From Plan to Impact VII

As the Global Action Plan on the public health response to dementia nears its final year, ADI’s seventh 'From Plan to Impact' report evaluates global progress and calls for balanced attention to both innovative treatments and essential care services, stressing the vital role of National Dementia Plans in enhancing support systems for people living with dementia and their carers. Download your free digital copy today.

With just one year remaining until the estimated completion of the Global Action Plan on the public health response to dementia, the seventh report in ADI’s ‘From Plan To Impact’ series tracks the progress of Member States towards achieving the targets of the plan. The report contains expert analysis from across the world focusing on the work being undertaken across the seven action areas. The report also highlights the pressing need for an extension to the Global Action Plan to ensure those living with dementia, carers and the wider society continue to benefit from this multilateral response.   

Some of the key points of the report include:  

  • The number of national dementia plans (NDPs) implemented by WHO member states has stagnated since 2023, remaining at 39. This equates to 26.7 percent of the 146 target, and only a fifth of all 194 member states who agreed to implement plans in 2017. As of May 2024, 48 countries or territories (including non-WHO member states) had NDPs.  
  • Dementia plans across WHO member states include 20 in Europe, nine in the Americas, six in the Western Pacific, two in the Eastern Mediterranean, two in Southeast Asia, and none in Africa.  
  • 27 countries are currently developing an NDP or are integrating dementia within a wider health plan.  
  • The stagnation on the targets set by the Global action plan on dementia is disappointing, yet people living with dementia and their carers still need governments to live up to their commitments. ADI is therefore calling for WHO member states to vote unanimously for a 10-year extension of the Global action plan on dementia until 2035.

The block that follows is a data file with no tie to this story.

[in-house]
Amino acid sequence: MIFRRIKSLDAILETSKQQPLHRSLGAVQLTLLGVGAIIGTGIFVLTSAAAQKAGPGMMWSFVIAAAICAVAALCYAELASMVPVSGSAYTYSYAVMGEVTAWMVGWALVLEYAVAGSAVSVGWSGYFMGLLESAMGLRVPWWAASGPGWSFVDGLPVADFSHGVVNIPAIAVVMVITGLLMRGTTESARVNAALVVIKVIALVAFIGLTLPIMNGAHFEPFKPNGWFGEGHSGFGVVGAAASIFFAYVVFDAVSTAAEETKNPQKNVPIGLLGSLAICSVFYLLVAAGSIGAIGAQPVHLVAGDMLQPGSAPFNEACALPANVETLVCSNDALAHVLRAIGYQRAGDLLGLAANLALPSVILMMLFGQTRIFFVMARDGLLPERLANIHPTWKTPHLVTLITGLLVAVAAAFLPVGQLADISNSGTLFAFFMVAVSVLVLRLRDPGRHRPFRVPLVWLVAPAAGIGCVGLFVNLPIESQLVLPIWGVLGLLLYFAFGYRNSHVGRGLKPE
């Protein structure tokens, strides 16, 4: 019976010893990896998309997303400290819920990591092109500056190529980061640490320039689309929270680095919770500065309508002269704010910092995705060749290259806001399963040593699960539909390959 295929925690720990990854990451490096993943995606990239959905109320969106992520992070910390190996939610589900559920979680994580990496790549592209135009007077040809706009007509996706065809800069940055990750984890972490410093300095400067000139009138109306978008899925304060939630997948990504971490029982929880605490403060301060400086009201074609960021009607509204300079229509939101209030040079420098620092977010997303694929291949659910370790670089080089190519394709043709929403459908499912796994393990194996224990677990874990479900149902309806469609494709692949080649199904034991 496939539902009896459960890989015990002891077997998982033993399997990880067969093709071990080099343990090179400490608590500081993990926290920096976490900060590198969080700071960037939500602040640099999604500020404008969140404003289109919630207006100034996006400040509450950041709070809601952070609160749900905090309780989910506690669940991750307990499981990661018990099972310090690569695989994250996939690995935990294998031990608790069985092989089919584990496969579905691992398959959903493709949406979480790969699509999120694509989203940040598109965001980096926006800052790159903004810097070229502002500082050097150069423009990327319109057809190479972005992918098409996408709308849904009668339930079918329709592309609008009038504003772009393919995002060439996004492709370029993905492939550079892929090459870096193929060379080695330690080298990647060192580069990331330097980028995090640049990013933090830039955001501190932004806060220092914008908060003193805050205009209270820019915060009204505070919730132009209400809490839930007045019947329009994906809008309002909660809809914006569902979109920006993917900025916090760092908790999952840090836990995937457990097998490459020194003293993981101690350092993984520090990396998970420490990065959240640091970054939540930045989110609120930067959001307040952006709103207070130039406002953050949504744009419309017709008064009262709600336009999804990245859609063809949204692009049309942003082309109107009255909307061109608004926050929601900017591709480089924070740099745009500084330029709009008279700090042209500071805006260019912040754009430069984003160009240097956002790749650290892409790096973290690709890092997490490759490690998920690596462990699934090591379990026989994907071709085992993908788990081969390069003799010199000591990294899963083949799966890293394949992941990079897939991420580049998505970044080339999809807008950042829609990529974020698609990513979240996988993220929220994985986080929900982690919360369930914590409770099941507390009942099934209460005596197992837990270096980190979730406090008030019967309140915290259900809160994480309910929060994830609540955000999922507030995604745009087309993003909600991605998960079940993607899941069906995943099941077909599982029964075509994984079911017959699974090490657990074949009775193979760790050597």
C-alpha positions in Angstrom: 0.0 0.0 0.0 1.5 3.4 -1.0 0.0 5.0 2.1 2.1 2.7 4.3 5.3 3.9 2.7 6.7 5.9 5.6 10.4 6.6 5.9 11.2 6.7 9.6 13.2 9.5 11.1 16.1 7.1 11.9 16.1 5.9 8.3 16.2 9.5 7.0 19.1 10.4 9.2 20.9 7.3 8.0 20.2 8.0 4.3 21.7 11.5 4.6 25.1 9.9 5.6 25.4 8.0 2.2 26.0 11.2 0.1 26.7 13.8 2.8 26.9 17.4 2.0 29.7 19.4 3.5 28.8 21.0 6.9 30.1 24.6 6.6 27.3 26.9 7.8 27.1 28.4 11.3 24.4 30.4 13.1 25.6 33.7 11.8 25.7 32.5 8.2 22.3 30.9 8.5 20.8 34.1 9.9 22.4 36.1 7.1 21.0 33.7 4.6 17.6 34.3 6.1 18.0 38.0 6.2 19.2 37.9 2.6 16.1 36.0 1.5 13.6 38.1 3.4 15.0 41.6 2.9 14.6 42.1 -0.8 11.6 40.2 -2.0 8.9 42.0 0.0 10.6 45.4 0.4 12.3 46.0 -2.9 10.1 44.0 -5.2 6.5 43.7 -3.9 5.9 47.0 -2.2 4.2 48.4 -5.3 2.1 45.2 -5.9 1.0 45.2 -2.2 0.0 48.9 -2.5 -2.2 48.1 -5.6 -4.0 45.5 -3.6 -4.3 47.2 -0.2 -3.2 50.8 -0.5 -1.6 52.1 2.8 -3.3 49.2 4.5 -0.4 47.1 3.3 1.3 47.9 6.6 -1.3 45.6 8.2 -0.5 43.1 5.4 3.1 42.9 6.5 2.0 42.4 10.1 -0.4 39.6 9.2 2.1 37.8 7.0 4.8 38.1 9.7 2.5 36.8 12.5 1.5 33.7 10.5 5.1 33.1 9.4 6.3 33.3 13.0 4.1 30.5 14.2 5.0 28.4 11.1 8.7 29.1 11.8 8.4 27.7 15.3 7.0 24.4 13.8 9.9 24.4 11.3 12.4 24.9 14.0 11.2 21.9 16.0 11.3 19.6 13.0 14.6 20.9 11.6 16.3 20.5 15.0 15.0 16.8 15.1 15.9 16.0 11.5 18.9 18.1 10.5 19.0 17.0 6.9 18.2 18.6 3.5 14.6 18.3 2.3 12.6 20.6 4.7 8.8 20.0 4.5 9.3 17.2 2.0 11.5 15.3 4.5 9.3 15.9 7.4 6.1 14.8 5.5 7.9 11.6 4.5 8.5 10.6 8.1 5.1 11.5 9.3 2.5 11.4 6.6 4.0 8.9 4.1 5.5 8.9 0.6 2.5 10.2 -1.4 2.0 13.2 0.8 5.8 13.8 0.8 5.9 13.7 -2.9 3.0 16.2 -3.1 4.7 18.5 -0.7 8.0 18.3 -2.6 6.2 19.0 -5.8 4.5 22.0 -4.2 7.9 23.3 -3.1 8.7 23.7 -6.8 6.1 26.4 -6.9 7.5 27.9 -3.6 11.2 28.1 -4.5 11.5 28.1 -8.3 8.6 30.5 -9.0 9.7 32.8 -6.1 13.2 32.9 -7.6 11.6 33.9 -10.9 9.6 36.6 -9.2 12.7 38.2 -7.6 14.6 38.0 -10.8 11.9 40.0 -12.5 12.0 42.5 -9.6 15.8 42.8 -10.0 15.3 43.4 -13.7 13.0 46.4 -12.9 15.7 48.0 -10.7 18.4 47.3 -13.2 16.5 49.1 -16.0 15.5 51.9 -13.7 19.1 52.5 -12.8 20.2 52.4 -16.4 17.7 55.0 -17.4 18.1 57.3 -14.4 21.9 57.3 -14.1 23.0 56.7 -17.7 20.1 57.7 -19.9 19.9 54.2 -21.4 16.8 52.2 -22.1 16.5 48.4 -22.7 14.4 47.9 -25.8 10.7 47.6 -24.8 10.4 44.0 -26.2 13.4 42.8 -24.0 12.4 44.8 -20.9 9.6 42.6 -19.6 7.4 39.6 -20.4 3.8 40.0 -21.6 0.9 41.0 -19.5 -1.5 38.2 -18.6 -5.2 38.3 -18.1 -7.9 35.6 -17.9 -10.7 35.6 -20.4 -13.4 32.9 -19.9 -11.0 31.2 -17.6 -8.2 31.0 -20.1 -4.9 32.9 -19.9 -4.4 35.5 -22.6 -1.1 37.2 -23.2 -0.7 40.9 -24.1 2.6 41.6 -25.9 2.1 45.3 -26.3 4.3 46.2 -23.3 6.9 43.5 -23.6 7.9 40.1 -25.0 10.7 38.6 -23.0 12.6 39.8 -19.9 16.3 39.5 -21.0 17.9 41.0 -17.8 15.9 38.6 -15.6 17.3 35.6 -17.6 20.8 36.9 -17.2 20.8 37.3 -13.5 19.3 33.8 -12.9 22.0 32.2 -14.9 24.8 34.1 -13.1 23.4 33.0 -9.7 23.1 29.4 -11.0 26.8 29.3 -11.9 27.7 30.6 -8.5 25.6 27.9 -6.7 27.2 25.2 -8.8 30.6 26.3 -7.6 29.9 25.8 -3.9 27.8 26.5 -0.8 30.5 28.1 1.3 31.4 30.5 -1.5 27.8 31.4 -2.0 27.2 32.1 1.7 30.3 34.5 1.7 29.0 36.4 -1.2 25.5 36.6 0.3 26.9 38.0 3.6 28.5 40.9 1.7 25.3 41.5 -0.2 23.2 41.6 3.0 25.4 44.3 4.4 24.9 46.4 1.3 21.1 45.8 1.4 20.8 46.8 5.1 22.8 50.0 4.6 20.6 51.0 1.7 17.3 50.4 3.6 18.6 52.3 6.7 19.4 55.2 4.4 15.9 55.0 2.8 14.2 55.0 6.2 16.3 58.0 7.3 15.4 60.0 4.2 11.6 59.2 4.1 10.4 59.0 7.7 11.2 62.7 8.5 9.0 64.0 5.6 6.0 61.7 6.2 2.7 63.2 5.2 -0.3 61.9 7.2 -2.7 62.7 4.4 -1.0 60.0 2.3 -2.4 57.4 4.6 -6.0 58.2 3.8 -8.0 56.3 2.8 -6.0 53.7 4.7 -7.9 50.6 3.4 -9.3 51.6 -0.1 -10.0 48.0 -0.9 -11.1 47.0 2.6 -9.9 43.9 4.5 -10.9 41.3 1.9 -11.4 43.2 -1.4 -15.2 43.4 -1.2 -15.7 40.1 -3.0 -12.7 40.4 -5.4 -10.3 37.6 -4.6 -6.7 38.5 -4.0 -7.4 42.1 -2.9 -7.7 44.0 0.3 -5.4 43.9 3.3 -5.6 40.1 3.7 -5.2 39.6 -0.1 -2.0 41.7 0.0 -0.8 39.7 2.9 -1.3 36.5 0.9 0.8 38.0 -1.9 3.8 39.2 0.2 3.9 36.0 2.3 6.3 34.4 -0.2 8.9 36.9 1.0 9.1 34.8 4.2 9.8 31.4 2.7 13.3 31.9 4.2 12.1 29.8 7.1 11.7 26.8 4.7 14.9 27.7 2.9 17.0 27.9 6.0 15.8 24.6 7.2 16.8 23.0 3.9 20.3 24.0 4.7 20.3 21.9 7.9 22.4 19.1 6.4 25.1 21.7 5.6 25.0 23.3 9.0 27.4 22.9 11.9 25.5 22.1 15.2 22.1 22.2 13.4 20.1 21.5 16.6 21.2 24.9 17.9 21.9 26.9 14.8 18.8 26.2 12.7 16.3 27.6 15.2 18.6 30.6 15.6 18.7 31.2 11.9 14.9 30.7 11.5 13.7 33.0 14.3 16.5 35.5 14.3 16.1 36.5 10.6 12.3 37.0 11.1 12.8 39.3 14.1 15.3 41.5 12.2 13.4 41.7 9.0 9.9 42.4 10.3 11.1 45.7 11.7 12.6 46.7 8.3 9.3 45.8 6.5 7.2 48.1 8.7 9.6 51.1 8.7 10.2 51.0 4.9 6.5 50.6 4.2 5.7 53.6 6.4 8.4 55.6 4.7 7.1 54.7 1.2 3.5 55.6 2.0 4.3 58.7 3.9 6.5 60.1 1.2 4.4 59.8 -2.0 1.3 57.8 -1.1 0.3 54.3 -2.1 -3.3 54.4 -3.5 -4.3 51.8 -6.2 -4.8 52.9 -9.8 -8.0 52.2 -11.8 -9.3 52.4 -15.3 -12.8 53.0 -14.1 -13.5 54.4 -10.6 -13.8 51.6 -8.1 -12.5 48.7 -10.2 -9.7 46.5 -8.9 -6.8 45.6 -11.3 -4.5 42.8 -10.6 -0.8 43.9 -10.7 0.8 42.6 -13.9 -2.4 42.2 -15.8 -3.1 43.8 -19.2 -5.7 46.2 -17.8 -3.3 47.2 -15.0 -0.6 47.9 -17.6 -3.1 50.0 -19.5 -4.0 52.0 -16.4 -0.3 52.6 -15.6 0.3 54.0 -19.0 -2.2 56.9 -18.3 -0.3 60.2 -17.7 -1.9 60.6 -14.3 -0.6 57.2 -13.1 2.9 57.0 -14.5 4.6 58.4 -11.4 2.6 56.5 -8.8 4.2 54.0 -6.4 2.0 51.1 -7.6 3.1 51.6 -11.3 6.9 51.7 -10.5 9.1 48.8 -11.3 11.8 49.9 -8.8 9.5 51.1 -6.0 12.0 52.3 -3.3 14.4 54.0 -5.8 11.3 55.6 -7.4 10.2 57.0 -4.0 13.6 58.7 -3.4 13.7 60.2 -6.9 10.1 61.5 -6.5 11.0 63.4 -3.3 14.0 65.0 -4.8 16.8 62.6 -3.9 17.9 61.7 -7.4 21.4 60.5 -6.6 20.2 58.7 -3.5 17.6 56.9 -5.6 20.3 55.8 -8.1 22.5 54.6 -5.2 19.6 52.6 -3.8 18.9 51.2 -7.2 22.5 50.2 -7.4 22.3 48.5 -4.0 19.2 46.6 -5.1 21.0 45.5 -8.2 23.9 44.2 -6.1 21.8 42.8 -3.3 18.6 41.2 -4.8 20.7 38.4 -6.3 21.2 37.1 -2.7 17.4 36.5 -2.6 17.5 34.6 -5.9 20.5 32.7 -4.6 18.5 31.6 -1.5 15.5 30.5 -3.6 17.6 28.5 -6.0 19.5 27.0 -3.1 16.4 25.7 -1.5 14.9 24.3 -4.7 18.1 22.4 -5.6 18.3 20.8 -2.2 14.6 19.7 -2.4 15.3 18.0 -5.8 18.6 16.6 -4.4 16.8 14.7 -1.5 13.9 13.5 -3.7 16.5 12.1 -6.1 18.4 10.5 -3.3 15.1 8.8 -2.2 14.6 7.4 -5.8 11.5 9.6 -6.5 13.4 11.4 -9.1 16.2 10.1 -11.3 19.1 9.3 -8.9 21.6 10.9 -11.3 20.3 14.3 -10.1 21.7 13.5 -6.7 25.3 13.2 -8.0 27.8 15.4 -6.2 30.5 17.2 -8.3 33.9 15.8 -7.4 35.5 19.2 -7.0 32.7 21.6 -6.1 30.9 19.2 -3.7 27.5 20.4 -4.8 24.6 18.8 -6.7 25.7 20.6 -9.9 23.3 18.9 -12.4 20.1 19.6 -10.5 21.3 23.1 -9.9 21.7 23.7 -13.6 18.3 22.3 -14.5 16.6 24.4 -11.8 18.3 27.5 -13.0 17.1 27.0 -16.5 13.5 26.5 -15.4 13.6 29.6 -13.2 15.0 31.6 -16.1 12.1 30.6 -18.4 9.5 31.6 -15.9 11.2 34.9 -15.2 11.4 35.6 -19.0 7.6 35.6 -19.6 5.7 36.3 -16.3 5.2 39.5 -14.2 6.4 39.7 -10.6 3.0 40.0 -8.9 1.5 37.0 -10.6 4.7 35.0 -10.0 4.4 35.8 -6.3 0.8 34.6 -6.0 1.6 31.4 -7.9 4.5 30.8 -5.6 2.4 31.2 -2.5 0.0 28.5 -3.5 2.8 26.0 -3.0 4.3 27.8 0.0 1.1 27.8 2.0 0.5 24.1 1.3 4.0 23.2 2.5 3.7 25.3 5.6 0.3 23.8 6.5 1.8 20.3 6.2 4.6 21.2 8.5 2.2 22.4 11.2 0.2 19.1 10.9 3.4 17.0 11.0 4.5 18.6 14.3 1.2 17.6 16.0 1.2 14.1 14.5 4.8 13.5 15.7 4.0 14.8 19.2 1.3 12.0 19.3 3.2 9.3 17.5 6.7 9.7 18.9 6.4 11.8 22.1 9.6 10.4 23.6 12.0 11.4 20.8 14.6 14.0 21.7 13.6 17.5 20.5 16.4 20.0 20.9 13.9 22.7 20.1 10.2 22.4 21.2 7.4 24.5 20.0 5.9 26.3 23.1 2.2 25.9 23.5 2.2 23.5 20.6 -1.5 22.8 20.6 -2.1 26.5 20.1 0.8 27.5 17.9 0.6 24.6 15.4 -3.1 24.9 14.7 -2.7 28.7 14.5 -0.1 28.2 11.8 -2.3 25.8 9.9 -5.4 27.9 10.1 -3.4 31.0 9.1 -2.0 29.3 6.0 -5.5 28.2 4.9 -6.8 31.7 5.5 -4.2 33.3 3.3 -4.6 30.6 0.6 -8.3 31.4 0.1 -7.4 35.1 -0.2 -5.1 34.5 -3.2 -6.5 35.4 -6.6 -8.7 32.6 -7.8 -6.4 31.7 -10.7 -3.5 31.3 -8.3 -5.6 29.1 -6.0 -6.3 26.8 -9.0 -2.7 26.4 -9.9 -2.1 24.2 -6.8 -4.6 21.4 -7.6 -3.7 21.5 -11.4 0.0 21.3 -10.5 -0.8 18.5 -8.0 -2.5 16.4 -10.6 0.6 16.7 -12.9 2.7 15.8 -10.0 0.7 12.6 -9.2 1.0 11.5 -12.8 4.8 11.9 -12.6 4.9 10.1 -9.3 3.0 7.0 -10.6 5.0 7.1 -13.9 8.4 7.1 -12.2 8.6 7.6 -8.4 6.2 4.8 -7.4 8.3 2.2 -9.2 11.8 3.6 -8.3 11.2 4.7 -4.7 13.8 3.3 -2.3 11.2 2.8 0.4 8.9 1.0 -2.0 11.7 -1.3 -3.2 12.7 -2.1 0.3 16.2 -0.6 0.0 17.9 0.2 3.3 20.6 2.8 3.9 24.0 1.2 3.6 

• ADI estimates that, globally, 75 percent of people with dementia are undiagnosed and up to 85 percent are not accessing post-diagnostic care. Health systems need to be able to provide a clear pathway for timely diagnosis and access to ongoing care and support, especially as new disease-modifying treatments emerge.  
  • Dementia care is far too often overlooked in favour of new treatments, despite being an essential pillar of the dementia response. While pharmacological treatments are incredibly important and should be made accessible to all those who might benefit from them, more means and consideration should also be given by governments to care, in order to ensure that people living with dementia and their families face the condition with the psychosocial support and compassion that they deserve.  
  • While many actors in the private, non-governmental, and community-level sectors spare no efforts every day to address the many facets of dementia – from risk reduction to diagnosis, treatment, care, support, and research – experts agree: national dementia plans and policies can multiply the impact of these initiatives. States should not sit on the sidelines of this urgent public health issue.  

The creation of the Global action plan on the public health response to dementia reinvigorated efforts to have the condition be taken seriously by governments across the world. By its very existence, it affirmed the first of its action areas: dementia is a public health priority. It is therefore essential that Member States agree to a 10-year extension to the Global Action Plan so that this work can continue.